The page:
Indigenous Mayan women open their lives to a Clemson professor
In a culture rarely visited, a Clemson professor has made a lasting bond. The indigenous Mayan people of Guatemala are rarely trusting toward outsiders, but nursing professor Roxanne Amerson continues to impact 11 Mayan women’s lives through her work with health education using a promotora concept.
A promotora is a lay person that is taught about health and treatment with the expectation that they will pass that knowledge on to others. In Guatemala, there are deaths every day from pneumonia and diarrhea, diseases that could be prevented with simple hydration and hand washing.
There are short-term medical trips done all over the world, but Amerson wants to teach how to prevent the diseases before they even need to be treated.
In 2009, she met those 11 Mayan women, who were chosen by their village to spend a week learning about health with Amerson and her Clemson students. A large part of the success comes from the relationship she has developed with her local contact, who runs a private school. Having his backing created a greater level of trust for what Amerson wanted to do.
“We took the approach that we’re not here to tell these people what to do. Instead, we told the women that we wanted to share our knowledge and we wanted to learn from them,” she said. “The local lay midwife is part of the group of women, and on the last class day we asked her to teach us how she delivers babies and takes care of women during pregnancy.”
The education is working. One woman who attends Amerson’s classes noticed signs of pneumonia in her neighbor’s infant. She quickly informed her neighbor, and the child was rushed to the hospital. They were not able to save the infant, but the woman was correct about the pneumonia.
When Amerson started traveling to Guatemala, the 11 women were hesitant toward her because she was an outsider. Every woman walked an hour each way for a week to hear what the professor had to share. They would often bring their children with them, carrying babies on their backs and feeding them throughout the day.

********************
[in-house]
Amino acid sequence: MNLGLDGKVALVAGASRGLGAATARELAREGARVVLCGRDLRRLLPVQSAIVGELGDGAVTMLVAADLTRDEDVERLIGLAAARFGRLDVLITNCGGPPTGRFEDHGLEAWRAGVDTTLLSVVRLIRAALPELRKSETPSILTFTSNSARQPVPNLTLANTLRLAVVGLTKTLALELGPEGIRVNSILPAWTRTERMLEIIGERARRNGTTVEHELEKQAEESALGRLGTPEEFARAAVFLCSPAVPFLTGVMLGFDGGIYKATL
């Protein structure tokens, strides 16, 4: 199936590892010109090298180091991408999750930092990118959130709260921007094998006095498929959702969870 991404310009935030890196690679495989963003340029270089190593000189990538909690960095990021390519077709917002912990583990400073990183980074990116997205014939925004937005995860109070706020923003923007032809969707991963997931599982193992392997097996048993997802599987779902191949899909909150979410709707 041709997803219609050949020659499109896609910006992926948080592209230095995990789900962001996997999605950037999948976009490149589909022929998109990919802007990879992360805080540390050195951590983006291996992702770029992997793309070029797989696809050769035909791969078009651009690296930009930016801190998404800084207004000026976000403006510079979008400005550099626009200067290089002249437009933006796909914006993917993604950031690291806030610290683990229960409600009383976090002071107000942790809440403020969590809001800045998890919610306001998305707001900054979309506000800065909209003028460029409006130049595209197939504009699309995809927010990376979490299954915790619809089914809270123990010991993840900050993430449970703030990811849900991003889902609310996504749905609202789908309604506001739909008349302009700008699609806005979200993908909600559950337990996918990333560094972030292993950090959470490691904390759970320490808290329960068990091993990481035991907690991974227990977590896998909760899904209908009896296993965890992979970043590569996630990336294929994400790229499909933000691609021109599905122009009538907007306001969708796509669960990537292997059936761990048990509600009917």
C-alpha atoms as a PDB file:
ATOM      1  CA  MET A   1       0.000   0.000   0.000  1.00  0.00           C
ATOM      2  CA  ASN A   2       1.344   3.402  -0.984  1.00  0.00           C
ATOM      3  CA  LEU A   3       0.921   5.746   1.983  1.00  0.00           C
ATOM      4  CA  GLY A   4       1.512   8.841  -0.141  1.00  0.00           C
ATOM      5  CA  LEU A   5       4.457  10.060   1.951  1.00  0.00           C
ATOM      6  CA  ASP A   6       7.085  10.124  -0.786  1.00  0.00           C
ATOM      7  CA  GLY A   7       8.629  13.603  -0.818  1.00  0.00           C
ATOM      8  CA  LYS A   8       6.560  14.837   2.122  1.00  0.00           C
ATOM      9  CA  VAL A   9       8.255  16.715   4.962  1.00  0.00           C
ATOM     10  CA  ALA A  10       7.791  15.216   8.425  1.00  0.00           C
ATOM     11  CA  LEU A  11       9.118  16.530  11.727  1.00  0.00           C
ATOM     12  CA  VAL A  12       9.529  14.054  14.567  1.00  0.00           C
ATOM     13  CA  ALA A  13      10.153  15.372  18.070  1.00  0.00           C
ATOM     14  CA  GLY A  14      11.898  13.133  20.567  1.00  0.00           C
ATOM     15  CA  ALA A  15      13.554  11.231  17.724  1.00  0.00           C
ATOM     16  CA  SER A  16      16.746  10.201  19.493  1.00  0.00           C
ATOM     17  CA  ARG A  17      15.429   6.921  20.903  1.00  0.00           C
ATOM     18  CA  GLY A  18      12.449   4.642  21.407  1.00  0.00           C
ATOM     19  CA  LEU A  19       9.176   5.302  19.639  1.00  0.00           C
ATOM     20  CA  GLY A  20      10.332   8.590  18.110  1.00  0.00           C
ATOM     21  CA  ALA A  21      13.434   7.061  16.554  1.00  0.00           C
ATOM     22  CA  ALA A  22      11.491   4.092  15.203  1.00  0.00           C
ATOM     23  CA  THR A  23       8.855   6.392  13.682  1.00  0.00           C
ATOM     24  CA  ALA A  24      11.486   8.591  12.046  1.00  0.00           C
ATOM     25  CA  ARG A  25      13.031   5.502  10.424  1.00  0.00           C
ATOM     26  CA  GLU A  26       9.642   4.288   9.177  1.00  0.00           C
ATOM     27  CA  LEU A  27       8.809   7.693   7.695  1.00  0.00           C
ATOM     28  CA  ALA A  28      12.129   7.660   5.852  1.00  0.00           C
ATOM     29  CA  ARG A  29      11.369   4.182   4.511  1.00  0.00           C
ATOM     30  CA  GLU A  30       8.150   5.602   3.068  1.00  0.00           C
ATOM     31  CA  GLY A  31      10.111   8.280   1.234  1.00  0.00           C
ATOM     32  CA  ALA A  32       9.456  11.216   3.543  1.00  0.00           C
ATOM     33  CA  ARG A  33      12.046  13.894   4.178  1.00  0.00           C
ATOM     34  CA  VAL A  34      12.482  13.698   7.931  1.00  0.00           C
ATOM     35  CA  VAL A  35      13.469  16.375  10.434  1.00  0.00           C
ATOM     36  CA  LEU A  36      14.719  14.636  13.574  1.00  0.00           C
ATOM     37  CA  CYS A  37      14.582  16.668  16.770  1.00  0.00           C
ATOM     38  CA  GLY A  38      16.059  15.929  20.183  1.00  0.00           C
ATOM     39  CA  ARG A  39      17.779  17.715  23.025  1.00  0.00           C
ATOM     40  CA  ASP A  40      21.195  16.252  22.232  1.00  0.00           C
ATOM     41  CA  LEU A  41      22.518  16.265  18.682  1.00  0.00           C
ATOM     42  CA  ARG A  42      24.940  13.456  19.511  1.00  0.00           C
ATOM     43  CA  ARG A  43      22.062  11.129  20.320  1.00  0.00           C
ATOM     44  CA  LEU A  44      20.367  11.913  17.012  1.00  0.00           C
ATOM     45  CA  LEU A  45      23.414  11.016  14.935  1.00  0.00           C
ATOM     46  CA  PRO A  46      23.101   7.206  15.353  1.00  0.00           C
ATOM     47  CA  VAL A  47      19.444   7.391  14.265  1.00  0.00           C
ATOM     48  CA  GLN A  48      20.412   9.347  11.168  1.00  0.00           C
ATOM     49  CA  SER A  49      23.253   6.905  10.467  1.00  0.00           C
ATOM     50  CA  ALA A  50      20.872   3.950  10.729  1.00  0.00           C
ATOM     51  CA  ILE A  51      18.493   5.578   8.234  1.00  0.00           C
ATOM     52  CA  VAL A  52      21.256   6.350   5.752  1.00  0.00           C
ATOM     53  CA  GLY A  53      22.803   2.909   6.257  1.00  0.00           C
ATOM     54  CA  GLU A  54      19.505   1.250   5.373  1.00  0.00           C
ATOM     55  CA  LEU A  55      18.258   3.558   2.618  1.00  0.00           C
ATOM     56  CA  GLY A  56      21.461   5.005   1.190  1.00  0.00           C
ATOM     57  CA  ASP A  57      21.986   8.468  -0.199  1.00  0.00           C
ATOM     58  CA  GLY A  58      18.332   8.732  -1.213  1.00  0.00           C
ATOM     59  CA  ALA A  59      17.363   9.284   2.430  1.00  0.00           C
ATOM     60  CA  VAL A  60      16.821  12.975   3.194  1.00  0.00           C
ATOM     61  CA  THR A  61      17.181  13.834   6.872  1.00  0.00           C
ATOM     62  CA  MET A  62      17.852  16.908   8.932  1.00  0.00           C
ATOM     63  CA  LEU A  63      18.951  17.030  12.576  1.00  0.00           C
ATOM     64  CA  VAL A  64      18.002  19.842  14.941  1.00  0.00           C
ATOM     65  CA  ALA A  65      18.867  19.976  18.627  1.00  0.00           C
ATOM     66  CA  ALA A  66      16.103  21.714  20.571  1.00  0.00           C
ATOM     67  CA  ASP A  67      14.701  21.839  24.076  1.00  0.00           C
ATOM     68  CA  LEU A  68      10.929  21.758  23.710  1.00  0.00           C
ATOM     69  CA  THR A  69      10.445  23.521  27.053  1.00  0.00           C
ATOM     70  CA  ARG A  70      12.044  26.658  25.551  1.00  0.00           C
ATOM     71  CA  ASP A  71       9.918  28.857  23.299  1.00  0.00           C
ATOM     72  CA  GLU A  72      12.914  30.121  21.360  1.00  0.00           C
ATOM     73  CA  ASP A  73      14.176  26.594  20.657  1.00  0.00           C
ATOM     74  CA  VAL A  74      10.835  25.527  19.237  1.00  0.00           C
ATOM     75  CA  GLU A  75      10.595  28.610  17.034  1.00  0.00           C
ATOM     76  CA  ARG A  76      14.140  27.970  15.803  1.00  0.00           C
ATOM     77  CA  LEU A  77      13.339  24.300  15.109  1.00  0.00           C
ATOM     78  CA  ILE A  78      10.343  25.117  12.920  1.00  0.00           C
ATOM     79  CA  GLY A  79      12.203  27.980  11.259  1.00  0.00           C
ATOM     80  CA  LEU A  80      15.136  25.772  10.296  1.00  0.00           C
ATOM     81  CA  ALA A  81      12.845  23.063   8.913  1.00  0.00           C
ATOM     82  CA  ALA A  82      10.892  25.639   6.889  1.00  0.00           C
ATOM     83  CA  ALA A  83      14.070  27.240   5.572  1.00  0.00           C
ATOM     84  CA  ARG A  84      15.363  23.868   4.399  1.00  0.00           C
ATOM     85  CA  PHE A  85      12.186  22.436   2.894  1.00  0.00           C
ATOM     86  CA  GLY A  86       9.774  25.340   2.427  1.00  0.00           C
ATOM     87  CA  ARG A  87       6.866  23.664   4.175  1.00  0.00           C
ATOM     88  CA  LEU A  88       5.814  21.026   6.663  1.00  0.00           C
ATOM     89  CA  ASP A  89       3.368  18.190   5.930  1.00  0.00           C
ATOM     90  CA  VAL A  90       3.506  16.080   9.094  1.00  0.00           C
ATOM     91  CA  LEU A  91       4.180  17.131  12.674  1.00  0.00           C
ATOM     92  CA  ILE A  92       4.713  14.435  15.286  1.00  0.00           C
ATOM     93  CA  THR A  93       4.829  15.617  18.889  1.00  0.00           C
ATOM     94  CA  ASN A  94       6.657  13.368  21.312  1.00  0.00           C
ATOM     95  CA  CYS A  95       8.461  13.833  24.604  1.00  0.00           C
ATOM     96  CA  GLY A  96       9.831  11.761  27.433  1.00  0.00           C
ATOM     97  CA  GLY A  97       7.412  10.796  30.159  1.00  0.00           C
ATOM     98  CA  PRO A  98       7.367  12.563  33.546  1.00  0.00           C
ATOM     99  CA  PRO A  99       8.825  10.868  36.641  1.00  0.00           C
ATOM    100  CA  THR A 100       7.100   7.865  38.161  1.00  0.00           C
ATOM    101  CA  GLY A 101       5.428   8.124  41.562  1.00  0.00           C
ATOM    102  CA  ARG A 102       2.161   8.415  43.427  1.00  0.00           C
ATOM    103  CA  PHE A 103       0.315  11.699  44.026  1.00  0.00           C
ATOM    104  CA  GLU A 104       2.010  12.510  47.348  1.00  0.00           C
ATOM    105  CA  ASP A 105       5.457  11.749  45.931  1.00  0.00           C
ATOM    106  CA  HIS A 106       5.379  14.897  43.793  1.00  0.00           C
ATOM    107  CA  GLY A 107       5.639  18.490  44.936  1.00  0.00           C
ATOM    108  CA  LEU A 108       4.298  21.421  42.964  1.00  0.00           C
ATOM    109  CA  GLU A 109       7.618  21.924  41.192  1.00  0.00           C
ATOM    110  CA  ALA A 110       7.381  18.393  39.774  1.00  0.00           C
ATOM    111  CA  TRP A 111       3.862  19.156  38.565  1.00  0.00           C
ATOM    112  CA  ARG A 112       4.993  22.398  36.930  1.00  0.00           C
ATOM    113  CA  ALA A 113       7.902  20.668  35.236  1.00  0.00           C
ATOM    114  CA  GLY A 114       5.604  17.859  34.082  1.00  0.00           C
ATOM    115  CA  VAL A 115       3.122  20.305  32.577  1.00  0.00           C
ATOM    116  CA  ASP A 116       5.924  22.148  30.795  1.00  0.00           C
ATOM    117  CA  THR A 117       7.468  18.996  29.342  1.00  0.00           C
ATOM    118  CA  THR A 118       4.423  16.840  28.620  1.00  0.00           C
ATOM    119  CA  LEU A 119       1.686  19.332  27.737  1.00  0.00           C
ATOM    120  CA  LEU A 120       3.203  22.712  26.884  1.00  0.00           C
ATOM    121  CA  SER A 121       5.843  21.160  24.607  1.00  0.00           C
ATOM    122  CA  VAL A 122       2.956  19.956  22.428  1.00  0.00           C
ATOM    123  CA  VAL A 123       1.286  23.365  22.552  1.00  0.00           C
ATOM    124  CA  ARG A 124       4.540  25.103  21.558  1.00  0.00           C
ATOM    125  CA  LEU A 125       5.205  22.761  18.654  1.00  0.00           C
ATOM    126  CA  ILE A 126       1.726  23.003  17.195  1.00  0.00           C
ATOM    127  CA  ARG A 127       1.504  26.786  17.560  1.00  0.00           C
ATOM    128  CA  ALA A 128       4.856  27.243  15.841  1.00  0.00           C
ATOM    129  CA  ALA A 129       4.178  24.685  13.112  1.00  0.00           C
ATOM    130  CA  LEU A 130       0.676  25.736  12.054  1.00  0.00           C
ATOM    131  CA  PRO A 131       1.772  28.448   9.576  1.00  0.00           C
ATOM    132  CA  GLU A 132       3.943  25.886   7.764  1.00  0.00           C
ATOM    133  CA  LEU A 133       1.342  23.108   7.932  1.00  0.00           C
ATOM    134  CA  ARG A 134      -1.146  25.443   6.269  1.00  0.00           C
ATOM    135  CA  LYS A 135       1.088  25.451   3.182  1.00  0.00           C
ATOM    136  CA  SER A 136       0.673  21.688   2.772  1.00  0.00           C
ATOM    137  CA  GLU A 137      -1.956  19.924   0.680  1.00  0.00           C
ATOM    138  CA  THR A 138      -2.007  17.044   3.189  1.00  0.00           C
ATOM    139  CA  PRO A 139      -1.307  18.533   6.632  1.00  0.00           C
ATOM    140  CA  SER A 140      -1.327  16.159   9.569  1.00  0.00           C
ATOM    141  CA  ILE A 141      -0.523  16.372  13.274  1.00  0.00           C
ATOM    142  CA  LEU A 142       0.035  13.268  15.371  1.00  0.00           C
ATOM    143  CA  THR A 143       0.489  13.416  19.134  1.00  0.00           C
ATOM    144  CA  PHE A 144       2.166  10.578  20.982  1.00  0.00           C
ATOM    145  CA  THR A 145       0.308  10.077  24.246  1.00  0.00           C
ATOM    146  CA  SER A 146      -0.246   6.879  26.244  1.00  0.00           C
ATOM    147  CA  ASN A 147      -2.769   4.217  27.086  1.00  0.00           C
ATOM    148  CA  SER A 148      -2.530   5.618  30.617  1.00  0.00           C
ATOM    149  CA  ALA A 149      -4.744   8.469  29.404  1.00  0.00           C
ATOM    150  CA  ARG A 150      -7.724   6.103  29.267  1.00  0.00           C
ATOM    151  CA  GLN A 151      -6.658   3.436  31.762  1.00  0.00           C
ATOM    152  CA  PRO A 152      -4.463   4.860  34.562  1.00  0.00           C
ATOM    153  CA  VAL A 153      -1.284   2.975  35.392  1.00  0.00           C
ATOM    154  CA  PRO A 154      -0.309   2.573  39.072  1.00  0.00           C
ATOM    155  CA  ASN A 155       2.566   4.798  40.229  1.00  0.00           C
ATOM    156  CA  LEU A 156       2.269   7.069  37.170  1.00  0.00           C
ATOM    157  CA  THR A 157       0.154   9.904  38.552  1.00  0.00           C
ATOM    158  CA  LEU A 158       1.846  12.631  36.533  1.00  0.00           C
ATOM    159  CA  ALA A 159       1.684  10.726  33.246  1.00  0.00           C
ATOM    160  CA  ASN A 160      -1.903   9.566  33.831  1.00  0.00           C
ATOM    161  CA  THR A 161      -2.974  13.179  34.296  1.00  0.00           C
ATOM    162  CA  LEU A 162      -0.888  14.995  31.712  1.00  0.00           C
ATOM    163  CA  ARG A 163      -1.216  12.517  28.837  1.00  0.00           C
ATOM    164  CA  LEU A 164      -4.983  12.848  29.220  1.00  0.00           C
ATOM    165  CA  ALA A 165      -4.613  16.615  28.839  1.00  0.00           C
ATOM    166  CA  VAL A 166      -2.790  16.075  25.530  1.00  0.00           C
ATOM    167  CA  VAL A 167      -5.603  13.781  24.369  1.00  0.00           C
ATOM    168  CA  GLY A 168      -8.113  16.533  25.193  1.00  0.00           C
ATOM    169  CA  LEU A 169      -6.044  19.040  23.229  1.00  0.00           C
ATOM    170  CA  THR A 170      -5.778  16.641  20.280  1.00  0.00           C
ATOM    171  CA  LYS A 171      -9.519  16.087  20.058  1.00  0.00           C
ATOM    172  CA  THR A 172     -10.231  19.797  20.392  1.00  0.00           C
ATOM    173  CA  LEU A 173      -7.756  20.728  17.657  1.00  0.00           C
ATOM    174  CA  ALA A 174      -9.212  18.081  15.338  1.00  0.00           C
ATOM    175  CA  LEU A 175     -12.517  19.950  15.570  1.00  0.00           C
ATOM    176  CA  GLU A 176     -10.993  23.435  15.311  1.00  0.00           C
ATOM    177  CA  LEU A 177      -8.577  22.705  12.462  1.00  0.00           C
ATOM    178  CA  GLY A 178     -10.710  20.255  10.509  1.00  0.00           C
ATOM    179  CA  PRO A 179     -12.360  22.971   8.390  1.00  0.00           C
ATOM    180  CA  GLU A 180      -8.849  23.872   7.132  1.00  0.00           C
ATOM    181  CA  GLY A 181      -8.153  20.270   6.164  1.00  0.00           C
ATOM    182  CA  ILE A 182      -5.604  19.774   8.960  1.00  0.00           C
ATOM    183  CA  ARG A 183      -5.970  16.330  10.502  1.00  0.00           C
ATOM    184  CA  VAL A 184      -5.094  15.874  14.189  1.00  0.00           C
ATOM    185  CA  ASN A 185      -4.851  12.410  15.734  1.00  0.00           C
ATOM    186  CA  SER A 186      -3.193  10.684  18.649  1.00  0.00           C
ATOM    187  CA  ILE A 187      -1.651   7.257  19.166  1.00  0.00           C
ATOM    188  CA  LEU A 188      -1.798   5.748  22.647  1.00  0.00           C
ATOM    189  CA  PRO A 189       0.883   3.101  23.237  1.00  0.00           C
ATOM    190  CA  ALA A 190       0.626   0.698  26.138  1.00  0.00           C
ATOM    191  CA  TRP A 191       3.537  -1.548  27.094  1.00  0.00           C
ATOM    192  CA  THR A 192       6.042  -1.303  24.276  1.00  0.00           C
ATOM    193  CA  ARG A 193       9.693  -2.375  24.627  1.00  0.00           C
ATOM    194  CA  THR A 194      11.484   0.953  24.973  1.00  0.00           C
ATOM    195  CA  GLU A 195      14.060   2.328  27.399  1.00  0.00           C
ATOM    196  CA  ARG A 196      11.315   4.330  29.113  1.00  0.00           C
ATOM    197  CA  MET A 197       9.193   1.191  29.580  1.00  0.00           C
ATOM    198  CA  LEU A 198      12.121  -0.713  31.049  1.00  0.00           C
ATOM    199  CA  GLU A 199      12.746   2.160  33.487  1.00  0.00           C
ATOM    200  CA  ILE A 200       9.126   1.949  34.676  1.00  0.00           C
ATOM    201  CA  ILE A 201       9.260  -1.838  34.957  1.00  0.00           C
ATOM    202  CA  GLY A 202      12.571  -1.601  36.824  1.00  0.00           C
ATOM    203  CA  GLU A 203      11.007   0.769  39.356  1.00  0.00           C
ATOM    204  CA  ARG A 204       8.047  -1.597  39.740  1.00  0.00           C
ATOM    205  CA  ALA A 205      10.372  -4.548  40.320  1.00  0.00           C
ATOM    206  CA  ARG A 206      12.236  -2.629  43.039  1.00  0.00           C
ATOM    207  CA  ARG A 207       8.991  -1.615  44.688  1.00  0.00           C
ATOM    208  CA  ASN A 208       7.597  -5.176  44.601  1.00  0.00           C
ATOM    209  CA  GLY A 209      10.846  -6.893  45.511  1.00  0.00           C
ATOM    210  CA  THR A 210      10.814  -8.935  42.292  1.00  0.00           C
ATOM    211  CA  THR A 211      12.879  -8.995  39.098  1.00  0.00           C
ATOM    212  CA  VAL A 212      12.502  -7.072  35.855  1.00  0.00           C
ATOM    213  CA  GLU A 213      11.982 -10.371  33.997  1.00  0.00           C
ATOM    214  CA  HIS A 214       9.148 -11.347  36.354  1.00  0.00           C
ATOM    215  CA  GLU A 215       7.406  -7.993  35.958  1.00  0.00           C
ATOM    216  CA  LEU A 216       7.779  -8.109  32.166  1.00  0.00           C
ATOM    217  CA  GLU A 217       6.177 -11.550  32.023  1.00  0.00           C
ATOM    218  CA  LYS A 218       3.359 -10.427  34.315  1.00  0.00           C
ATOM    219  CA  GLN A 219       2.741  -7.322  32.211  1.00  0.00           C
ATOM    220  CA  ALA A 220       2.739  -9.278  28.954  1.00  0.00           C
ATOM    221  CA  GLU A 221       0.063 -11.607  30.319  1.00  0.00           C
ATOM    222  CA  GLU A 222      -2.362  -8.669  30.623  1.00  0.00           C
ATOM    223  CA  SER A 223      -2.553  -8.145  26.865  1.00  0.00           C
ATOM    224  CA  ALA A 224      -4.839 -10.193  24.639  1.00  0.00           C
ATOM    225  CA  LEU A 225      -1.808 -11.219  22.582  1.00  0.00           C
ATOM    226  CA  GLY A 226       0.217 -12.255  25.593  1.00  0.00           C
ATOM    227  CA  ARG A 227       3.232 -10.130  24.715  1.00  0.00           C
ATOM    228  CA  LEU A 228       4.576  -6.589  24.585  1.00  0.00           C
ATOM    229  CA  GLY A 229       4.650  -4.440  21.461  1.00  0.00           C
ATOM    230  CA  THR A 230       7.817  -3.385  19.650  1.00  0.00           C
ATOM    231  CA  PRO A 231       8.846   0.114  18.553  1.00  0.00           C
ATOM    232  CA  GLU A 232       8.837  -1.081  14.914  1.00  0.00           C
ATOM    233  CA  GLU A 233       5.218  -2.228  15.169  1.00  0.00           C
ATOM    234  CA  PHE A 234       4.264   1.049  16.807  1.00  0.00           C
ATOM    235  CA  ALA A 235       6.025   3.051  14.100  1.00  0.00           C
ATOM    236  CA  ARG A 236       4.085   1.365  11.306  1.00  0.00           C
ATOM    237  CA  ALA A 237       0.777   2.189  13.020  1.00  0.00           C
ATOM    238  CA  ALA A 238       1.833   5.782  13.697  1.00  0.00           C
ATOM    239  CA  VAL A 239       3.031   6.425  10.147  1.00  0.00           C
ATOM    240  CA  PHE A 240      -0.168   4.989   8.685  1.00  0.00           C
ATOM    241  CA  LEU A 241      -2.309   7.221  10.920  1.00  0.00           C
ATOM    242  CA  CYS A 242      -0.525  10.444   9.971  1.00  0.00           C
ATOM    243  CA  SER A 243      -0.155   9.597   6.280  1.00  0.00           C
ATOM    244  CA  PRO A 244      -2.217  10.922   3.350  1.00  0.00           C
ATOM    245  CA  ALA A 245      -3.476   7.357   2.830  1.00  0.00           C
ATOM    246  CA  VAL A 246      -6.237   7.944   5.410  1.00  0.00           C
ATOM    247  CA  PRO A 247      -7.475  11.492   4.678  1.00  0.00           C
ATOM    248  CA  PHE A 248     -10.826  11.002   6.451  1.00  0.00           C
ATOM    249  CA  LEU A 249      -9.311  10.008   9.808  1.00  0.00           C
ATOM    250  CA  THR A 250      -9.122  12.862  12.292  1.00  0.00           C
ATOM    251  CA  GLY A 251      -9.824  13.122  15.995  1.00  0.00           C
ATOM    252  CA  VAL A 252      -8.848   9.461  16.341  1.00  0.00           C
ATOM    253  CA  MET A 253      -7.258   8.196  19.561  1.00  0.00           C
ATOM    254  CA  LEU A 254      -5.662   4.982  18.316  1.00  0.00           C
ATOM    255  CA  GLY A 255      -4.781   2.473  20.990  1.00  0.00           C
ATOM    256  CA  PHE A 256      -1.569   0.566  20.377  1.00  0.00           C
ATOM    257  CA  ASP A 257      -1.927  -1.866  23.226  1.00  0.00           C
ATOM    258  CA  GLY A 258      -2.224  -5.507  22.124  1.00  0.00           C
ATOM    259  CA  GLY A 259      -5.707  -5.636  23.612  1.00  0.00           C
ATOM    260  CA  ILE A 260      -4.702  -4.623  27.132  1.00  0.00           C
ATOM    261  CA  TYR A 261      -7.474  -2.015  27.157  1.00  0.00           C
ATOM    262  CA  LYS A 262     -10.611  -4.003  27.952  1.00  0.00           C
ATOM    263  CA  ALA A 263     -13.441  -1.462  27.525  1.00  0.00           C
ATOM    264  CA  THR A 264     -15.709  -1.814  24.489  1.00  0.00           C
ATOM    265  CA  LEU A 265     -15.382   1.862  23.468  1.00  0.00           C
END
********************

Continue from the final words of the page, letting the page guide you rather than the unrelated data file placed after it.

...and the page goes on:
The women in the Mayan culture are the caretakers of the children and the house. They spend their days chopping wood, preparing meals, washing clothes by hand and raising children. The men work in the fields. Therefore, it is most important for the women to learn the symptoms and prevention in their society.
“A lot of women have very limited opportunity for school. Most have never been or have only been for two to three years. It could be why this has been so well received because they can’t actually go to school,” Amerson said.
On one trip, Amerson hosted a graduation ceremony at the end of the week with certificates for each of the women. The students and Amerson hummed “Pomp and Circumstance” while each Mayan woman received a certificate in Spanish and a nursing bag.
Amerson has returned every November with a group of Clemson nursing students to teach the same 11 women, and the same 11 women always return. This past year, two more joined the group.
“We have really established relationships with these people. They keep coming back and feel like they can depend on us,” Amerson said.
During their last trip, the women even brought traditional Mayan clothes for their visitors to try on, inviting the Clemson visitors to share the Mayan culture.
For this coming trip in November, the women have requested to learn about women’s health.
“They made it very clear that they want us to come back and are looking forward to it,” Amerson said.
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